Comprehensive Two-Dimensional Gas Chromatography for Detailed Characterisation of Petroleum Products

Oil & Gas Science and Technology – Rev. IFP, Vol. 62 (2007), No. 1, pp. 43-55 Copyright © 2007, Institut français du pétrole DOI : 10.2516/ogst:2007004 Comprehensive Two-Dimensional Gas Chromatography for Detailed Characterisation of Petroleum Products C. Vendeuvre 1 , R. Ruiz-Guerrero 1 , F. Bertoncini 1 , L. Duval 2 and D. Thiébaut 3 1 Institut français du pétrole, IFP Lyon, BP 3, 69390 Vernaison - France 2 Institut français du pétrole, IFP, 1 et 4, avenue de Bois-Préau, 92853 Rueil-Malmais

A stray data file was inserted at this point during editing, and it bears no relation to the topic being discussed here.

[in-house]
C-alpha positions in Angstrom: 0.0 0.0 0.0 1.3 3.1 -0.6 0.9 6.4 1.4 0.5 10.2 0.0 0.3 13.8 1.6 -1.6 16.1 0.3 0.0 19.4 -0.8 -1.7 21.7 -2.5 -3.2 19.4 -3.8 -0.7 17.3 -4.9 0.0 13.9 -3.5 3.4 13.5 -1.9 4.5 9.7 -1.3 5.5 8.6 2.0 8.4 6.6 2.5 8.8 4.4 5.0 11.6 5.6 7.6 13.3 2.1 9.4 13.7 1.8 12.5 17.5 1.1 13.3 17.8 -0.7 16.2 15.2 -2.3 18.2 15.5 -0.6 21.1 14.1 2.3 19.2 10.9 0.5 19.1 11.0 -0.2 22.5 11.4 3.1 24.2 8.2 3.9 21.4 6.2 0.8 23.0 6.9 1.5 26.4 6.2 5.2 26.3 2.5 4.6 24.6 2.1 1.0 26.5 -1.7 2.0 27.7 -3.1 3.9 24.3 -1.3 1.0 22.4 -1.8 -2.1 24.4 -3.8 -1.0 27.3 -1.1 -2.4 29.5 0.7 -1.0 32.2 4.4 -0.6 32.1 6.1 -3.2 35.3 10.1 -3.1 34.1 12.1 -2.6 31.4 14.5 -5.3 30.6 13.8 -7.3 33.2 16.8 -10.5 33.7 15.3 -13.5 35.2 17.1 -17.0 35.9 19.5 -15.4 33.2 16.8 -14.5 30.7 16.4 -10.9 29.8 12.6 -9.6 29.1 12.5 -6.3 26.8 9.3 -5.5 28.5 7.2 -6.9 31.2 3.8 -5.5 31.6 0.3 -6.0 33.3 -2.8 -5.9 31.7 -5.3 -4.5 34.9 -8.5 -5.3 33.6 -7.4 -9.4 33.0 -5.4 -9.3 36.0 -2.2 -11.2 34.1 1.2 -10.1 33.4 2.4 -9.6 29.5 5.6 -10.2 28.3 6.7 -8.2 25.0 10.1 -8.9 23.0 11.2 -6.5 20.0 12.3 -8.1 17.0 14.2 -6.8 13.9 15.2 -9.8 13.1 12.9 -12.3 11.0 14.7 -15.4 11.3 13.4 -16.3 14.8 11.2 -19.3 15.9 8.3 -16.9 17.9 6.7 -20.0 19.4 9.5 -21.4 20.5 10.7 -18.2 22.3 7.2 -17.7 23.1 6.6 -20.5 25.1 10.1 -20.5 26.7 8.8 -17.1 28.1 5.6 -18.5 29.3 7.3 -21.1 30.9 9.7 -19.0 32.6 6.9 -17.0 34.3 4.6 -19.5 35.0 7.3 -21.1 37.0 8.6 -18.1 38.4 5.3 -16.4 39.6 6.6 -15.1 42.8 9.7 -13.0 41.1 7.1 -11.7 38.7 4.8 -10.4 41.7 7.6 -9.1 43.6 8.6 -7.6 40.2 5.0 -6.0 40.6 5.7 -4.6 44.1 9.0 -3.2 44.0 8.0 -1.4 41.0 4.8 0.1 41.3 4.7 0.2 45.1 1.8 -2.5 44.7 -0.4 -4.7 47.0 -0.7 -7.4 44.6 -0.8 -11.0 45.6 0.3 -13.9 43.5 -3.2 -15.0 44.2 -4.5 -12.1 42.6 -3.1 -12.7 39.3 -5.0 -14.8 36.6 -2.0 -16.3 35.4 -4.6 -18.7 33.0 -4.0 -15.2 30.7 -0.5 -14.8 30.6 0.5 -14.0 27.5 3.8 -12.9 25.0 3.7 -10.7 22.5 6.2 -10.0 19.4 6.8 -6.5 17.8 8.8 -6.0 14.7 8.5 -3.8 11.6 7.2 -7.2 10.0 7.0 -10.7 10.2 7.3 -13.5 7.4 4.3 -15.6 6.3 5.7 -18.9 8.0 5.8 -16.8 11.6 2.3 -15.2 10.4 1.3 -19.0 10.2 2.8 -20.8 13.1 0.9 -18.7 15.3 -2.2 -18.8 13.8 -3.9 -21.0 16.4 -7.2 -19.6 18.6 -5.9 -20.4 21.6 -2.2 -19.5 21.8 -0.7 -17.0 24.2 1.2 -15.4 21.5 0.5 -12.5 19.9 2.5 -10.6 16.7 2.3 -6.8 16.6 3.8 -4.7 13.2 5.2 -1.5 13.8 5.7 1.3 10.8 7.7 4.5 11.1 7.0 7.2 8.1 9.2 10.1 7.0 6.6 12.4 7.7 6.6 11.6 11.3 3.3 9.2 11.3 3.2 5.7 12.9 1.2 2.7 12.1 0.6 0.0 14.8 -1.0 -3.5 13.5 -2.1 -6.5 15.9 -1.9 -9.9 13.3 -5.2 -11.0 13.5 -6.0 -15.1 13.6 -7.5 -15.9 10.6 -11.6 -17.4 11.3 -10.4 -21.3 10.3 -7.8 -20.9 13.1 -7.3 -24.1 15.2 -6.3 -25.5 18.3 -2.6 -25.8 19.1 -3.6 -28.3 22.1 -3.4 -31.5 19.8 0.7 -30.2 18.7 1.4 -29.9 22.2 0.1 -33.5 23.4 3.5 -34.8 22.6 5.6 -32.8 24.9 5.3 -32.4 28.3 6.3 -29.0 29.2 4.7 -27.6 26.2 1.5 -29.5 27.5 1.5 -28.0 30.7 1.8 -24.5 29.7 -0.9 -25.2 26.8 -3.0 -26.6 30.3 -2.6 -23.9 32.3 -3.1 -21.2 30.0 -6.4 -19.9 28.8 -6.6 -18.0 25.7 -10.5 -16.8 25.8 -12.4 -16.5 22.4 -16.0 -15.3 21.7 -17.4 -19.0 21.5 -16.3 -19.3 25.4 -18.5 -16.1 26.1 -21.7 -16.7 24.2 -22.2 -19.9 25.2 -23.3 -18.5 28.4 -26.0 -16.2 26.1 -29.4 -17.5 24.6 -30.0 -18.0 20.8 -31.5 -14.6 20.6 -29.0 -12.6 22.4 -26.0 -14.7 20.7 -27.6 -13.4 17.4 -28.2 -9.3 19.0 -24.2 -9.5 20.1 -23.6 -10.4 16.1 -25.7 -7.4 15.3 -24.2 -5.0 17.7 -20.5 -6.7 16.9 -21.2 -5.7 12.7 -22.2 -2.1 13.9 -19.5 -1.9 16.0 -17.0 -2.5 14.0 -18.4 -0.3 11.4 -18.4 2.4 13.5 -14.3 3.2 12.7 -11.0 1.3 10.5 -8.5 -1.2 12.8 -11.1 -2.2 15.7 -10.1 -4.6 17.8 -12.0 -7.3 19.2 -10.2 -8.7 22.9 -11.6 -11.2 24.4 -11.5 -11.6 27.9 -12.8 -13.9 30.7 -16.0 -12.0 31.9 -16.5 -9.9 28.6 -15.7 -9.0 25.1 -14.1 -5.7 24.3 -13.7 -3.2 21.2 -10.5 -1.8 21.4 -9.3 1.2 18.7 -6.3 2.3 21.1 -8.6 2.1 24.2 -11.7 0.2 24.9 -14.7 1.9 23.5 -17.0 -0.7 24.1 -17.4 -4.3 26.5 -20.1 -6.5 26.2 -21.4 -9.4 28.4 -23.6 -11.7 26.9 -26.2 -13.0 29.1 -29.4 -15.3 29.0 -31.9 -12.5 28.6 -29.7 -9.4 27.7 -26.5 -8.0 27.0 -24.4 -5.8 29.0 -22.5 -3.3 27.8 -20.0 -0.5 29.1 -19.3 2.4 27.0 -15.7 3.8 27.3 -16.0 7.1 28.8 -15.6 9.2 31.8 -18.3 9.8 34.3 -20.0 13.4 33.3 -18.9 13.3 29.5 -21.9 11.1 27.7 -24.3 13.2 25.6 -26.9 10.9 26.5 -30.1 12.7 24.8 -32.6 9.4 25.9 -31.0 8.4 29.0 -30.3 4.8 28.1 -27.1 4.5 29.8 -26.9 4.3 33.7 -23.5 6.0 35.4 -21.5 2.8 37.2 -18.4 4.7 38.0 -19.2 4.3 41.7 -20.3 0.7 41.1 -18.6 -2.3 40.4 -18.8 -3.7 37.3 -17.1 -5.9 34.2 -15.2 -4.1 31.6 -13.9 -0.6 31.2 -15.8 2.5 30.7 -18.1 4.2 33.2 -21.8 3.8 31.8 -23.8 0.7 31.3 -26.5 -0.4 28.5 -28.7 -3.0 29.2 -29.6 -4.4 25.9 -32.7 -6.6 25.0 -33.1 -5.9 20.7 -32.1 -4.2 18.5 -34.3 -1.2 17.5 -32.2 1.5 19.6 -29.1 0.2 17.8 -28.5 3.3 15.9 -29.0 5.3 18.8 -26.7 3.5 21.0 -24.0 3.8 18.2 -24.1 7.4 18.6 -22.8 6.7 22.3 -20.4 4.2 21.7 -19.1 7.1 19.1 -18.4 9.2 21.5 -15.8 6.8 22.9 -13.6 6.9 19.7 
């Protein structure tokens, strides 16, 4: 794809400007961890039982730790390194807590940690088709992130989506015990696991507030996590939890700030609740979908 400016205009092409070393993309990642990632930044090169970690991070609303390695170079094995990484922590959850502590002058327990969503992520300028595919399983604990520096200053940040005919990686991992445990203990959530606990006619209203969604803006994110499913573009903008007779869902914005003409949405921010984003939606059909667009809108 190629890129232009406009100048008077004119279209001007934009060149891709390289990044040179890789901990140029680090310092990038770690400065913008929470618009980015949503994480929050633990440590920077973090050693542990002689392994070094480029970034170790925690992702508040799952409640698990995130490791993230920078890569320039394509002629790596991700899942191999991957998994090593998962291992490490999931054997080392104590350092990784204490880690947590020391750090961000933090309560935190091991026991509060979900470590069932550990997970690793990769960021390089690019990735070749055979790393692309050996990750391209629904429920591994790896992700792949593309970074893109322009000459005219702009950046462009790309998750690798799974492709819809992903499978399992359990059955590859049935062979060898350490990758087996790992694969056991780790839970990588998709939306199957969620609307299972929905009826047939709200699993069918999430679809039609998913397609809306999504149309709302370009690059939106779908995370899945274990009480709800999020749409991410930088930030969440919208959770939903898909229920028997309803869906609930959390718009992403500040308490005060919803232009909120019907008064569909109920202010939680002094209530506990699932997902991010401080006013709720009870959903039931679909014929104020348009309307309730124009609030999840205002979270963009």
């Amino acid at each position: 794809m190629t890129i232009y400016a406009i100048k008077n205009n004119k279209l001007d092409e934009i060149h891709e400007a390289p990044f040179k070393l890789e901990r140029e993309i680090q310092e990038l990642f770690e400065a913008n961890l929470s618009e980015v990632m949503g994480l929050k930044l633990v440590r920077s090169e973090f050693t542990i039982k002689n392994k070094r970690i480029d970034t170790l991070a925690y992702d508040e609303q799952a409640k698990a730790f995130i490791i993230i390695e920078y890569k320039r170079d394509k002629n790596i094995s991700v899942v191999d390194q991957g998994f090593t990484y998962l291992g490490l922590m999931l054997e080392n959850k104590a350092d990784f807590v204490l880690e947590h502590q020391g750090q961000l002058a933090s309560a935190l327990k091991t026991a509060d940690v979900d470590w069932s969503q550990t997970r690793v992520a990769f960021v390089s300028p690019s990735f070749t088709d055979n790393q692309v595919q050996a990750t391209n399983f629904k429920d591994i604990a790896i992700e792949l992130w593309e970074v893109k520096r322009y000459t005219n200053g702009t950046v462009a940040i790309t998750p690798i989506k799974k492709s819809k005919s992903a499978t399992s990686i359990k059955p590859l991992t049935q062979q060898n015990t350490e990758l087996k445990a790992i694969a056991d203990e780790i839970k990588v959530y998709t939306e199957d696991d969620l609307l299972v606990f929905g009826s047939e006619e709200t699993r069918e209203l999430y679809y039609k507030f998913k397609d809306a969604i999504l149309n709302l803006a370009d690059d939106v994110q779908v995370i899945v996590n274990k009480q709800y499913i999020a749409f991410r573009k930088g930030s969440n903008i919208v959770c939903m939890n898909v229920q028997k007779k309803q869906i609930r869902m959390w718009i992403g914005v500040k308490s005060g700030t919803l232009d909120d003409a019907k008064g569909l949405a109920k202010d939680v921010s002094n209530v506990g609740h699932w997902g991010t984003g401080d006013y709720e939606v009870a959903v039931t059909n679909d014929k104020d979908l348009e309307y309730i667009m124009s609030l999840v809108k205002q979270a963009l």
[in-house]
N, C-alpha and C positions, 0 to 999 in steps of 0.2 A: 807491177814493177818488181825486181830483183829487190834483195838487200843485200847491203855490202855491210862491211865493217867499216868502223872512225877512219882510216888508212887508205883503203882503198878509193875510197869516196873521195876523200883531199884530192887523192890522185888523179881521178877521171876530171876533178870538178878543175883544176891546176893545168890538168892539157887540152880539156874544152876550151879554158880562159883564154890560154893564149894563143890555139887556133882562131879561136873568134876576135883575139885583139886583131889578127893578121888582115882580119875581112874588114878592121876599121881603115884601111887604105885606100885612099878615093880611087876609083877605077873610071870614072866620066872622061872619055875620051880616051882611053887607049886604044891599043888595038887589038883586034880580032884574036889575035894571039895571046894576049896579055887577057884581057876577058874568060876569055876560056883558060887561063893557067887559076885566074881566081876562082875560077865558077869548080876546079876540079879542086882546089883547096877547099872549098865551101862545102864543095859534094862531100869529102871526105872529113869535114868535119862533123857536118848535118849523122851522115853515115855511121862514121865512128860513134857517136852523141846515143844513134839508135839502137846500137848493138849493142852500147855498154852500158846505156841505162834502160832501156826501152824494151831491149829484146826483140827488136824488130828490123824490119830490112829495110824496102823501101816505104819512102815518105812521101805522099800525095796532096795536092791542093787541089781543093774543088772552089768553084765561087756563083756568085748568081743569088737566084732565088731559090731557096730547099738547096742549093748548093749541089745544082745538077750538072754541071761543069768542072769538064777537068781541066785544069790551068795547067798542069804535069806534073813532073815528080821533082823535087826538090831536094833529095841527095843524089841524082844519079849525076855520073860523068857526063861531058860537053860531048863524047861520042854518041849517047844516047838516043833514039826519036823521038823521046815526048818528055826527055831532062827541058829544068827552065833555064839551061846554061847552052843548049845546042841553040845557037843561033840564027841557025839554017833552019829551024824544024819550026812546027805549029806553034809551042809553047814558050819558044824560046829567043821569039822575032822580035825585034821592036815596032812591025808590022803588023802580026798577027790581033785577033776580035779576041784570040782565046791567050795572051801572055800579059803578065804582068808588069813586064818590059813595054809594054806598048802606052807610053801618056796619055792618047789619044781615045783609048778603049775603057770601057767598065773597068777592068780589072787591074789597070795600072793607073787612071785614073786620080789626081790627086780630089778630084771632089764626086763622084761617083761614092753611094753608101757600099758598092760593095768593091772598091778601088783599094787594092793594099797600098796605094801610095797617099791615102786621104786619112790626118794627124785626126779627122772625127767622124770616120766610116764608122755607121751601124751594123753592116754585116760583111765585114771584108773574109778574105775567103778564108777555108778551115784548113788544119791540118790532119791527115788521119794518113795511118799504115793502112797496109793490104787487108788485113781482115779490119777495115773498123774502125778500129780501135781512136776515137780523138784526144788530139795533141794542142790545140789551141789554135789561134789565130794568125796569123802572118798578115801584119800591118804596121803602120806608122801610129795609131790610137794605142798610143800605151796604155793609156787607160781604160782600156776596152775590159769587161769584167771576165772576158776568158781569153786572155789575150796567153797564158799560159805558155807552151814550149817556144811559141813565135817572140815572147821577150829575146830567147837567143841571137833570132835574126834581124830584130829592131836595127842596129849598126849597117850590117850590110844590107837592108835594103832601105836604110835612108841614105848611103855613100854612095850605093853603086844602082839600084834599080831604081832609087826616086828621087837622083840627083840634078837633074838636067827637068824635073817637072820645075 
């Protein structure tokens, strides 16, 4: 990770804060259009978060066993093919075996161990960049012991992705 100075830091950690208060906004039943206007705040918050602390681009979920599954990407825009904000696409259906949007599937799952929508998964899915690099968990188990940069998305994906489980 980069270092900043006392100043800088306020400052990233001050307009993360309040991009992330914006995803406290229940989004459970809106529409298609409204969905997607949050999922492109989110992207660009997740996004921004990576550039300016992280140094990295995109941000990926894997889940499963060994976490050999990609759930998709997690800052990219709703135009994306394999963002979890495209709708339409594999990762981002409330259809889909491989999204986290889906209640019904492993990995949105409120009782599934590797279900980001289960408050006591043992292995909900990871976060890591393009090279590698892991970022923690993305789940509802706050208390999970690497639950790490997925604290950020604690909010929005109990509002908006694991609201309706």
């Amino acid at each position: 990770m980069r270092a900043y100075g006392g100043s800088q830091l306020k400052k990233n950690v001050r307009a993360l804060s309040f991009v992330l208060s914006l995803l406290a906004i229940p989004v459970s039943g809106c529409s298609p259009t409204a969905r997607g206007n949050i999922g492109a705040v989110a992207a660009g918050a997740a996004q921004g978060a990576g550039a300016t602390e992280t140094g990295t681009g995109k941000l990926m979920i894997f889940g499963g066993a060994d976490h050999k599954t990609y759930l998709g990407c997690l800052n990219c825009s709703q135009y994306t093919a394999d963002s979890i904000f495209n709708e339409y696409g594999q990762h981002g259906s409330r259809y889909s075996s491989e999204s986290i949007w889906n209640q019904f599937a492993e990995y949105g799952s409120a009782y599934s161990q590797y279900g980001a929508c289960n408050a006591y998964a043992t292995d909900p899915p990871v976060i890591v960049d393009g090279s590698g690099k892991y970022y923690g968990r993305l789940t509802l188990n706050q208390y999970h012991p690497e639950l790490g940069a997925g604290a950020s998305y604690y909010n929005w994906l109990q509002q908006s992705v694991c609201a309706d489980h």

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  Oil & Gas Science and Technology – Rev. IFP, Vol. 62 (2007), No. 1, pp. 43-55Copyright ©2007, Institut français du pétroleDOI : 10.2516/ogst:2007004 Comprehensive Two-Dimensional GasChromatography for Detailed CharacterisationofPetroleum Products C. Vendeuvre 1 , R. Ruiz-Guerrero 1 , F. Bertoncini 1 , L. Duval 2 and D. Thiébaut  3 1 Institut français du pétrole, IFP Lyon, BP 3, 69390 Vernaison - France 2 Institut français du pétrole, IFP, 1 et 4, avenue de Bois-Préau, 92853 Rueil-Malmaison Cedex - France 3 École Supérieure de Physique et Chimie Industrielles de Paris, 10, rue Vauquelin, 75235 Paris Cedex 05 - France e-mail: - -  Résumé — Chromatographie en phase gazeuse bidimensionnelle pour l'analyse détaillée desproduits pétroliers — La chromatographie gazeuse bidimensionnelle intégrale (CG × CG) représente uneavancée majeure pour l'analyse détaillée des produits pétroliers. Cette technique est fondée sur deuxdimensions orthogonales que forme l'association de deux colonnes de CG de sélectivités de séparationdifférentes. L'échantillonnage à haute fréquence à l'interface des deux colonnes permet que la totalité duproduit soit transférée et analysée dans les deux dimensions. Ainsi, la capacité de pics et le pouvoirrésolutif sont nettement accrus. En outre, les chromatogrammes 2D sont structurés en fonction despropriétés de volatilité et de polarité des hydrocarbures ce qui facilite leur identification. Dans cet articlesont présentés les concepts et le principe de mise en œuvre de la CG × CG. Un système prototype a étédéveloppé à l'IFP comprenant notamment un modulateur à double-jets de CO 2 et un logiciel de post-traitement pour la visualisation et l'intégration des chromatogrammes. Les exemples d'application choisisillustrent le potentiel de la technique pour la caractérisation détaillée de distillats moyens, la spéciation decomposés soufrés dans les gazoles et l'analyse approfondie des effluents de procédés pétrochimiques.  Abstract — Comprehensive Two-Dimensional Gas Chromatography for Detailed Characterisation of  Petroleum Products — Comprehensive two-dimensional gas chromatography (GC  ×  GC) is a majoradvance for the detailed characterisation of petroleum products. This technique is based on twoorthogonal dimensions of separation achieved by two chromatographic capillary columns of different chemistries and selectivities. High-frequency sampling between the two columns is achieved by amodulator, ensuring that the whole sample is transferred and analysed continuously in both separations.Thus, the peak capacity and the resoluting power dramatically increase. Besides, highly structured 2Dchromatograms are obtained upon the volatility and the polarity of the solute to provide more accuratemolecular identification of hydrocarbons. In this paper fundamental and practical considerations forimplementation of GC  ×  GC are reviewed. Selected applications obtained using a prototype of a GC  ×  GC chromatograph developed in-house highlight the potential of the technique for molecularcharacterisation of middle distillates, sulphur speciation in diesel and analysis of effluents from petrochemical processes. Recent Advances in the Analysis of Catalysts and Petroleum Products   Avancées récentes en analyse des catalyseurs et des produits pétroliers Dossier  Oil & Gas Science and Technology – Rev. IFP, Vol. 62 (2007), No. 1 INTRODUCTION The detailed characterisation of complex hydrocarbonsamples is currently based on the separation, identificationand quantification of the different constituents. It requiresthe highest resolution to be obtained in gas chromatogra-phy (GC) on a modern capillary column to provide highpeak capacities. Owing to statistical peak overlap, the peakcapacity of the separation system should be much higherthan the actual number of components of a given mixture.Since the number of hydrocarbon isomers exponentiallyincreases with the number of carbon atoms, GC becomeslimited when dealing with samples containing more than 9carbon atoms, and the detailed analysis of heavy naphthaor kerosene samples ( i.e. C 8 -C 15 as a carbon atom range)and middle distillate samples (C 15 -C 30 ) is not possible. Multidimensional chromatography (MDGC) was intro-duced in the 80s and 90s to overcome these limitations.According to the classical terminology in chromatography,separations are commonly called two - or multidimensionalwhen separation of all or some selected groups of the sam-ple’s components are repeated in two or more analyticalchromatographic columns of different selectivity(Giddings, 1995). Therefore, each dimension of separationis associated with a specific type of stationary phase andwith a specific molecular interaction developed betweenthis stationary phase and the solute. As stated by Giddings(1987), a multidimensional separation requires that: –solutes are separated into two (or more) independent, ororthogonal, dimensions, –the resolution achieved in one dimension is preservedduring the whole separation. Various multidimensional systems have been developedso far by hyphenating dimensions, whose nature can bedifferent, such as liquid, gas or supercritical chromatogra-phy (Bertsch, 1999). Better efficiency and easier implementation wereachieved using two gas chromatography dimensions,which was obtained by coupling in series additionalcolumns to the primary column in which the first separa-tion is performed. In that case, the continuous transfer of the effluent or the transfer of selected fractions, or cuts,from the first to another column is achieved by the carriergas flow which can be diverted to exit (“venting”) orreversed for backflush by flow-rate switching between thecolumns. By the transfer of selected cuts from one columnto another (different polarity and selectivity of the separa-tion), the resolution between elution peak groups which arecontained in such cuts is improved. This particular mode of operation in MDGC is called the heart-cutting technique(Di Sanzo et al. , 1988; Schomburg, 1995; Bertsch, 1999;Blomberg et al. , 2002). The increase in peak capacity of MDGC compared with conventional GC can usually beestimated by saying that the heart-cutting techniqueprovides n 1 + n 2 result, where n 1 and n 2 are the peak capaci-ties of the first and the second columns, respectively.However, the information gained by the first separation(the chromatographic resolution) is partly lost when the cutis re-injected onto the second dimension, due to trapping orfocusing processes (Mondello et al. , 2002).Although genius separations can be performed usingthis so-called heart-cutting technique, drawbacks arerelated to the partial analysis of the sample in the two dif-ferent dimensions and to the increased analysis time.Introduced in the early 1990s by Phillips and Liu (1991),comprehensive two-dimensional gas chromatography(GC × GC) was designed to overcome these limitations byproducing a high-frequency heart-cutting separation of theentire sample. Ever since, GC × GC has evolved towards astrategic analytical tool sustained by improved instrumen-tation and has received considerable interest from the GCcommunity, involving an increasing number of users work-ing in a wide range of application areas (Bertsch, 1999;Ong and Marriott, 2002; Dallüge et al. , 2003; Blomberg et al. , 2002; Mondello et al. , 2002). The first two sessions of a dedicated symposium were held recently in Volendam(2003) and Atlanta (2004).The principle, advantages and instrumentation of com-prehensive GC × GC are detailed in the first part of thispaper; the second part focuses on the development of aprototype in IFP labs and, finally, various applications arediscussed in the third part to highlight the potential of GC × GC for investigating complex petroleum products. 1PRINCIPLE AND IMPLEMENTATIONOFCOMPREHENSIVE TWO-DIMENSIONAL GASCHROMATOGRAPHY  In the former MDGC system, only a limited part of theeffluent of the first separation column will be directedtowards the second one. In comprehensive GC × GC, theentire sample undergoes the two dimensions of separationwithout loss of resolution. 1.1Principle The principle of GC × GC (Fig. 1) is based on the hyphen-ation of two capillary GC columns of different selectivityconnected through a modulation device, generally based ona cryogenic device (see 1.3). This interface enables sam-pling, focusing by trapping successive fractions of theeffluent coming from the first column in narrow bandsonto the second column and re-injection in a continuousway of sharp fractions of the first column’s effluent intothe second column. In that case, the entire sample is sub- jected to the two separation procedures and reaches thedetector. Thus, this approach is truly comprehensive44  C Vendeuvre et al.  / Comprehensive Two-Dimensional Gas Chromatography for Detailed Characterisation of Petroleum Products because, rather than a few selected fractions, the wholesample is separated on two different columns and no infor-mation gained during the first separation is lost during thesecond one.Thus, two solutes co-eluting in the first separation maybe separated in the second dimension provided that theirinteractions with the second stationary phase are different.Hence, a series of very fast separations in the seconddimension is achieved simultaneously to the first-dimen-sion separation. The raw modulated signal recorded by thedetector is then processed for visualisation of 2D chro-matograms where peaks are displayed as spots in a reten-tion plane described as the first-dimension retention timein the x-axis and the second-dimension retention time inthe y-axis. Intensity of peaks is indicated by colour grada-tion and this configuration can be viewed as the cartogra-phy of a sample. A 3D reconstruction may also beobtained, the third  z -axis representing the peak intensity. The modulation period ( P mod  ) is a key parameter for propertuning of 2D separations, that should be chosen according tothe duration of each second separation ( 2 t  r,max ) and to thewidth of peaks eluting from the first dimension ( 1 ω ): 2 t r,max < P mod  < 1 ω / 3(1)The first condition ensures that 2D chromatograms willbe properly structured by avoiding wrapping around of ana-lytes: this phenomenon occurs when highly retained peaksin the second dimension are eluted in the modulation cyclefollowing that of their re-injection. The second condition isrequired to obtain a sufficient sampling of primary peaksand to avoid a loss of resolution in the first dimension.The process can be summarised as shown in Figure 1; apeak eluting from the first column (1) is sampled by themodulator at a constant modulation period ( P mod  , seebelow) (2). Each fraction is focused and re-injected intothe second column for further separation (3). The signalrecorded by the detector (4) is sliced according to the mod-ulation period; the combination of secondary chro-matograms and their projection in a retention plane allowsthe reconstruction of 2D chromatograms. The example alsoshows how overlapping peaks are effectively deconvolutedinto two series of modulated peaks. 1.2Advantages The main advantages of GC × GC are here briefly discussedin terms of peak capacity, orthogonality and increaseddetectability. 1.2.1Peak Capacity  The full peak capacity of GC × GC is assumed to be theproduct of individual peak capacities obtained in eachdimension (Giddings, 1987; Giddings, 1995). For instance,if the first dimension has a peak capacity of 500 and thesecond one 5, the GC × GC system offers a peak capacity of 2500, which would require 10 million theoretical plates ina one-dimensional separation system, i.e. 50 times higherthan the number available in GC. 1.2.2Orthogonality  Orthogonality refers to the association of columns of dif-ferent selectivities (Venkatramani et al. , 1996). Usually, anon-polar column is chosen for the first dimension and a45 Modulator1 2 342 nd  dimension1 st  dimension A B 123 1 t T (min) 2 t T (sec)DetectorInjector4 Figure 1GC × GC instrumentation (A) and principle of modulation (B). See text for further explanation.  Oil & Gas Science and Technology – Rev. IFP, Vol. 62 (2007), No. 1 (semi-) polar column is used in the second dimension. Thisconfiguration leads to independent separation mechanismsfor a temperature programme separation. The retention fac-tor k  of a compound in GC is related to its vapour pressure  p s and its activity coefficient in the stationary phase at infi-nite dilution γ  ∞ according to the following equation:(2)In the first dimension, activity coefficients are close tounity owing to the lack of specific interactions; the reten-tion only depends on the vapour pressure and solutes areseparated according to their boiling point order, using agradient of temperature. The second dimension can be con-sidered as isothermal since it takes only a few seconds andthe ramp of the temperature achieved for the first-dimen-sion separation is relatively low (typically, 1 to 2°C/min).Thus, for one modulation cycle, the second separation isperformed at constant temperature corresponding to thetemperature at which solutes are re-injected into the secondcolumn; owing to the temperature gradient, it increasesfrom cycle to cycle. In these conditions, volatility effectsare non-discriminative in the second dimension and onlyspecific interactions govern the retention. A reverse-typeconfiguration (first polar and second non-polar columns)was also shown to be orthogonal (Vendeuvre et al. , 2005a).Orthogonality in GC × GC leads to structured chro-matograms, which can be represented as a two-dimen-sional plane from which elution peaks emerge: –the first dimension of this plane represents the retentiontime on the first column, which is usually expressed inminutes; –the second dimension represents the retention time onthe second column, which is usually expressed inseconds; –the third dimension represents the signal intensity,although the usual way to represent a GC × GC chro-matogram is a two-dimensional contour plot.As an example, the different chemical groups of petro-leum products (saturates, mono-, di- and triaromatics) arethen localised in specific areas of the chromatogram,which facilitates identification. The typical bandsobserved for isomer groups, known as the roof-tile effects,also contribute to confirming peak assignment(Schoenmakers et al ., 2000). 1.2.3Detectability  Finally, mass conservation and peak compression in themodulator involve a signal increase of approximately 50times the peak height. Indeed, the advantage of solutefocusing by trapping and desorption with high heating andcooling time constants relies on the possibility of reversingthe peak dispersion occurring in any chromatographicprocess (De Gueus, 1998). The modulation of the primarypeak results in a series of sharp peaks with a peak widthbelow 100 ms. Owing to mass conservation, the narrowpeaks have a high amplitude. The signal intensity enhance-ment is typically ten- to seventyfold higher in GC × GC thanin GC. However, regarding the analyte detectability, thesignal to noise (S/N) ratio has to be evaluated. As GC × GCrequires high acquisition frequency of detectors (minimum100Hz) to properly define very narrow peaks, the noiseincreases according to the square root of acquisition fre-quency and the expected signal intensity enhancement isreduced. However, a gain in sensitivity by a factor of 5 isgenerally achieved (Lee et al. , 2001). Hence, the focusingeffect of modulation is a decisive advantage whenanalysing traces or low-concentrated compounds in com-plex matrices (Bertoncini et al. , 2005). 1.3Modulation Technology  A variety of modulators, either valve-based or thermal sys-tems, have been developed so far to ensure complete andon-line transfer of the sample between the two columns of GC × GC, with a focusing effect generating sharp peakswith widths at half-heights as low as 100-300 ms.Figure 2 shows the different modulators and the modu-lation process inside the modulator.For valve-based modulators, sampling of the effluent isachieved via valve-switching at a high frequency; focusingis obtained using a secondary circuitry of higher flow-ratecarrier gas. These systems are rather limited and compli-cated even though drawbacks related to incomplete sam-pling and inherent temperature restrictions have recentlybeen resolved with the introduction of a differential flowmodulator (Bueno and Seeley, 2004).  –Thermal modulation, either heating or cryogenic, isbased on a succession of trapping / desorption cyclesobtained by positive or negative temperature differencesapplied at the two columns’ “interface”. For heatedmodulators trapping is achieved in a tube with a thickfilm of stationary phase and desorption occurs by apply-ing locally a higher temperature of about 100°C com-pared with the oven temperature. The first systemdesigned by Liu and Philips consisted of a resistivelyheated modulator: solutes were trapped in the modula-tion tube coated with a metallic painting and desorptionwas achieved by generating periodic hot pulses fromcurrent pulses (Liu and Phillips, 1991). Because of lackof robustness, this system was replaced by a rotatingheated assembly (sweeper) moving around the modula-tor tube, the speed of revolution defining the modulationperiod (Phillips et al ., 1999). The main drawback of aheated modulator is the temperature limit, preventingthe analysis of compounds heavier than C 25 . ã pk   s 1 ∝   46